In a Win for Recreation and Wildlife, OSI and Partners Conserve Climate-Resilient Land in Tennessee

Image Credit: Access Fund

JASPER, TN (Aug. 3, 2016)—A wild and undeveloped piece of the Fiery Gizzard area, home to beloved rock-climbing routes and some of the nation’s top hiking trails, is now conserved in eastern Tennessee, thanks to the Open Space Institute (OSI), The Land Trust for Tennessee, The Conservation Fund, and other partners. Additionally, the project preserves critical climate-resilient lands needed for wildlife adaptation in Tennessee’s vital Southern Cumberlands region.

The 685-acre parcel, called Denny Cove, conserves scenic views, water quality and critical plant and wildlife habitat. The steep mountain valley is part of an area identified in the Tennessee State Wildlife Action Plan (SWAP) and the 2011 Cumberland Voices Conservation Vision document, which includes at least 20 rare plant and animal species marked as a “high priority” for protection.

The land’s “climate resiliency” means it is able to provide diverse wildlife habitat and give plants and animals room to move even in the face of an uncertain climate.

“The successful conservation of Denny Cove is a resounding win for climbers and wildlife alike,” said Peter Howell, OSI’s Executive Vice President. “This is an enduring place that truly merits permanent protection, given its remarkable role as a haven for wildlife under a changing climate. OSI congratulates Access Fund and Southeastern Climbers Coalition on this impressive achievement.”

“This project is a great opportunity to stitch together important, conserved land in the South Cumberland region,” says Joel Houser, LTTN. “This land was private property and was at risk of development or logging. Now, it is protected and will eventually be open to the public. This is a win for land conservation and outdoor recreation in our state.”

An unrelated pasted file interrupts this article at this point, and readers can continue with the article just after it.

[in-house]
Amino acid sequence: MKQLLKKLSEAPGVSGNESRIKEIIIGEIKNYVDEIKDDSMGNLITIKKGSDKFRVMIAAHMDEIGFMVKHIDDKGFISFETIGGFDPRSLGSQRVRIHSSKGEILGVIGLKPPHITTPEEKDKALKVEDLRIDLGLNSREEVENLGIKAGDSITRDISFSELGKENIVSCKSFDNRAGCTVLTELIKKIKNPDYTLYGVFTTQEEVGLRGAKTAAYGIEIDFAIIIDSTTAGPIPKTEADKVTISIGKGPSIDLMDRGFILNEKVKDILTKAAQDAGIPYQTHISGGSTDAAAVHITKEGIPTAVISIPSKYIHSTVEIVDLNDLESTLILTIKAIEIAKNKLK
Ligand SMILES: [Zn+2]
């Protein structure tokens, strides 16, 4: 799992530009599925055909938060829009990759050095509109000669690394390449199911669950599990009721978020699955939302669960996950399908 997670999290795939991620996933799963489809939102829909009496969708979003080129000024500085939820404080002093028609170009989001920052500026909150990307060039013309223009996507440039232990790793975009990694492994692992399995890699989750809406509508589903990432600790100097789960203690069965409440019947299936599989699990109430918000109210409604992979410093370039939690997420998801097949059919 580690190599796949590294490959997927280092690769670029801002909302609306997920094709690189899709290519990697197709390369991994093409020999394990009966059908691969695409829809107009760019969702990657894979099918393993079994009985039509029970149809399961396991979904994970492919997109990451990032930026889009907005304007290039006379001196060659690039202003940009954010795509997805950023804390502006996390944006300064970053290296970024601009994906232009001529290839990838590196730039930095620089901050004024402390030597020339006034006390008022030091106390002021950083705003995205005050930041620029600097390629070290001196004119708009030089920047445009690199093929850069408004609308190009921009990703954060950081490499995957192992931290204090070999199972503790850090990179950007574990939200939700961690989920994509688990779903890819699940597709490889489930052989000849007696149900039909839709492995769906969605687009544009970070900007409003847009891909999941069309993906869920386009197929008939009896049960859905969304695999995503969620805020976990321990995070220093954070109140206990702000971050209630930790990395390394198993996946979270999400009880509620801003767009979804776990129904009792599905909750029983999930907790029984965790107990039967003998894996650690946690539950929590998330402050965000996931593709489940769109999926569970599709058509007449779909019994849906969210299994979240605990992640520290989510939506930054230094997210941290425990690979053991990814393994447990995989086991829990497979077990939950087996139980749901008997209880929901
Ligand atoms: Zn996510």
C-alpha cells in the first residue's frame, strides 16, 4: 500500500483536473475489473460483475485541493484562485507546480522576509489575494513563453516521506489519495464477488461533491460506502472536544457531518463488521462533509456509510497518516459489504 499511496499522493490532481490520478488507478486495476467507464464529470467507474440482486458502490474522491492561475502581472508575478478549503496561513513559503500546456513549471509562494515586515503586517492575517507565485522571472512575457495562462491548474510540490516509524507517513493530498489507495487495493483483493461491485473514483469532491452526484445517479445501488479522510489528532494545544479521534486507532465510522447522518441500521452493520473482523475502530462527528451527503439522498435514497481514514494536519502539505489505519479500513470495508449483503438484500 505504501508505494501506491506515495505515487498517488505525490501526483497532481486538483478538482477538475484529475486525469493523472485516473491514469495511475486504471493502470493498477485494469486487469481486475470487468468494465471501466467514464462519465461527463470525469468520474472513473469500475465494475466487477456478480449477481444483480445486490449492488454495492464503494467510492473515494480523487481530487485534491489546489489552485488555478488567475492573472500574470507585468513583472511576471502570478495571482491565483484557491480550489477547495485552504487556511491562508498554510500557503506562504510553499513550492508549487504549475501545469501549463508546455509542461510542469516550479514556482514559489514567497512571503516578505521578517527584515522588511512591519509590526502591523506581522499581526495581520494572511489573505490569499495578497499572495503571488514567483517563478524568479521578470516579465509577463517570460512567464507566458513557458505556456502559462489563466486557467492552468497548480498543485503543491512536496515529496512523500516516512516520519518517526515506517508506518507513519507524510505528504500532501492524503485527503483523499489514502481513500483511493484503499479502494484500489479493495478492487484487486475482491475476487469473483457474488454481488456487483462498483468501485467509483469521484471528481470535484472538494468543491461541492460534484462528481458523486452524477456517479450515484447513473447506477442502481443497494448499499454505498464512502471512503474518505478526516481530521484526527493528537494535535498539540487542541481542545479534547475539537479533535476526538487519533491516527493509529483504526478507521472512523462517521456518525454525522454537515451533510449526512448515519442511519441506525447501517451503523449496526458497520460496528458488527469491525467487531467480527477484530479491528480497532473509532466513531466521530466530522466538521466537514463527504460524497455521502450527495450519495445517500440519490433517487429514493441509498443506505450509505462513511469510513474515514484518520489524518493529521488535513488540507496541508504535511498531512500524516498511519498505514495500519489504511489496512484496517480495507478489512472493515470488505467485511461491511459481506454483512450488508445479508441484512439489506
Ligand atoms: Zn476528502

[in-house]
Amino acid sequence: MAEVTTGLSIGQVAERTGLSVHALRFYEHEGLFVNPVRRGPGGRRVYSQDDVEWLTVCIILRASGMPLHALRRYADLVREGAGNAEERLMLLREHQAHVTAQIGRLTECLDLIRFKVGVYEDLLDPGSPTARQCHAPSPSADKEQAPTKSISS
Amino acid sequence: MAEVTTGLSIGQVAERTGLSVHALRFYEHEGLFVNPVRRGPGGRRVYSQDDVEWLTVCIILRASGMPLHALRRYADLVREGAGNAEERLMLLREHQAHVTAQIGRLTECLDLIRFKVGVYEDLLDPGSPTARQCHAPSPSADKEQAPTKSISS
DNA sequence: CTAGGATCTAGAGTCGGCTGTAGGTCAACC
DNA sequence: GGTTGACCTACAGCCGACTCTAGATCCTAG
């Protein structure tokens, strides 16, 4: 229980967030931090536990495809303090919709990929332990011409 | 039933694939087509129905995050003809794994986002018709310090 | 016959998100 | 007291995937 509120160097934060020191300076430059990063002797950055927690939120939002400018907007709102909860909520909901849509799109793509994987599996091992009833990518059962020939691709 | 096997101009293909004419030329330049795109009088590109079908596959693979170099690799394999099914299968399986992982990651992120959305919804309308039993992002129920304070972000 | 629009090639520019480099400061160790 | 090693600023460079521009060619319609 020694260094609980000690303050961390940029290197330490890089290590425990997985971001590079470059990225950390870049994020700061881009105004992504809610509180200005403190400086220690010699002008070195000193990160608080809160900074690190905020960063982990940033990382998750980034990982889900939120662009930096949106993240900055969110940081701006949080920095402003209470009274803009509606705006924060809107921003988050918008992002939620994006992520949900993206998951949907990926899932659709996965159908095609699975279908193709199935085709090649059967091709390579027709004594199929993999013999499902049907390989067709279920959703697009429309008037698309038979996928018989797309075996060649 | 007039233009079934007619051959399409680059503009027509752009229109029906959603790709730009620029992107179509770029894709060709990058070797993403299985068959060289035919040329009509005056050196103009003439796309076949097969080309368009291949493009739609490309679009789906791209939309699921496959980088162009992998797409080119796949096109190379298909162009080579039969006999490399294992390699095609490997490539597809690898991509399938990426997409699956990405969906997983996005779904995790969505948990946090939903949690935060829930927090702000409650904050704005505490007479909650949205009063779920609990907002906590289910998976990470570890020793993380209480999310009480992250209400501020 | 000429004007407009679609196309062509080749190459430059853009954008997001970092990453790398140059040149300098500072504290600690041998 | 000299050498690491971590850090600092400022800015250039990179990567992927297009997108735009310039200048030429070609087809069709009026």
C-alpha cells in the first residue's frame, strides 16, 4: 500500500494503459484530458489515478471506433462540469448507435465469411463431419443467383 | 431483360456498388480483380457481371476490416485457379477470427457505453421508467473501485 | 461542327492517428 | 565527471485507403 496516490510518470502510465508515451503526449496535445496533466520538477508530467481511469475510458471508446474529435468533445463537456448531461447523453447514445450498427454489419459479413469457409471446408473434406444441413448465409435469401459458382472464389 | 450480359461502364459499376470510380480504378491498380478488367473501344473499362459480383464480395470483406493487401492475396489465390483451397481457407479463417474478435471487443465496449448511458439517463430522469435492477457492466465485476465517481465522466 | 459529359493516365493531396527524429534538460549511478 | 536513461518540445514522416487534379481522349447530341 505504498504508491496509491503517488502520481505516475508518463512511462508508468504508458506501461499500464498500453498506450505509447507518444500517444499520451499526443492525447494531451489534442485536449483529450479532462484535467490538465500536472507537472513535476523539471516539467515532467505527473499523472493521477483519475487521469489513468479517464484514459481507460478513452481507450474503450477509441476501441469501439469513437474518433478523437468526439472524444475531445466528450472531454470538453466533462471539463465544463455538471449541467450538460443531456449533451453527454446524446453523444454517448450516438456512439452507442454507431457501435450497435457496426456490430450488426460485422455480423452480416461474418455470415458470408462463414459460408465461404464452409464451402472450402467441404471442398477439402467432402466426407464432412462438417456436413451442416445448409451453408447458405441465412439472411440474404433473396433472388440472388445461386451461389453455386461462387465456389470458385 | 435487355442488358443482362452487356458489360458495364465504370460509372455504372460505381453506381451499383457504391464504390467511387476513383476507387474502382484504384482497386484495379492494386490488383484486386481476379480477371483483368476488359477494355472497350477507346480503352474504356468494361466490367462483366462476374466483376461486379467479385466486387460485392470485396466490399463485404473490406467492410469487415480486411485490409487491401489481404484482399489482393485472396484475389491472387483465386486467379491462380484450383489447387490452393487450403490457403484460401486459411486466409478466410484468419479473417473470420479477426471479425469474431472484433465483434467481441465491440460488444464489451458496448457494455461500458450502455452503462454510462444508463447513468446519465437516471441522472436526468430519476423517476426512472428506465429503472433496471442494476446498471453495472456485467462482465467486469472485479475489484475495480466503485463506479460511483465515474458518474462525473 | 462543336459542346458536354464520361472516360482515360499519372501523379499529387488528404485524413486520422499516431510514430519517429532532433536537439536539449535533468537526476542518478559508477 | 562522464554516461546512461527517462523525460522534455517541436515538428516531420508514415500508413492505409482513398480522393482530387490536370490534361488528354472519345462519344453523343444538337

“This extraordinary conservation effort complements the extensive work we have already done in the Fiery Gizzard area, assisting with the protection of more than 6,200 acres in one of the most intact, biologically diverse natural landscapes remaining in the eastern United States,” said Ralph Knoll, Tennessee representative for The Conservation Fund.

Denny Cove is located 30 minutes outside of Chattanooga, just north of the small town of Jasper, between the popular climbing at Foster Falls and Castle Rock. It offers approximately 150 climbing routes, with potential for many more on nearly three miles of cliff line. The unique multi-colored sandstone offers routes of all grades and ability levels and boasts a wide variety of terrain—from long overhanging walls to massive roofs, slabs, cracks, and corners.

In addition to rock climbing, the property will eventually offer hiking trails to scenic overlooks, a three-mile trail to a 70-foot waterfall, and primitive campsites. Denny Cove is a recreational landmark in the Thrive 2055 regional planning initiative and part of the new Chattanooga Climbing Conservation Initiative, a 3-year climbing stewardship and sustainability project headed up by Access Fund, with support from Lyndhurst Foundation.

Denny Cove is located in a rural area near many counties that are classified by Tennessee as economically at-risk or distressed. A recent Hamilton County economic impact study on rock climbing by University of Tennessee Chattanooga found rock climbers are having a $7 million dollar impact per year. Most climbing visitors to Hamilton County also visit climbing sites in nearby counties, like Marion, Morgan, and Rhea counties.

The coalition of climbers and conservationists secured initial funding for the $1.2 million purchase from a variety of public and private sources, including Access Fund, The Conservation Fund, Friends of South Cumberland, LTTN, Riverview Foundation, Lyndhurst Foundation, and SCC. When the property is transferred to Tennessee’s state parks, The Open Space Institute will provide nearly a quarter of the funding needed through their Southern Cumberland Fund and Resilient Landscapes Initiative, which was made possible with funding from Doris Duke Foundation, Lyndhurst Foundation, Benwood Foundation, and Merck Family Fund. Tennessee’s State Land Acquisition Fund and Heritage Conservation Trust Fund will also provide additional critical funding. To bridge the gap between available and pending funds, The Conservation Fund’s Land Conservation Loans program and the Access Fund’s Climbing Conservation Loan Program provided critical short-term funding to secure the property. Fundraising for the purchase is ongoing.

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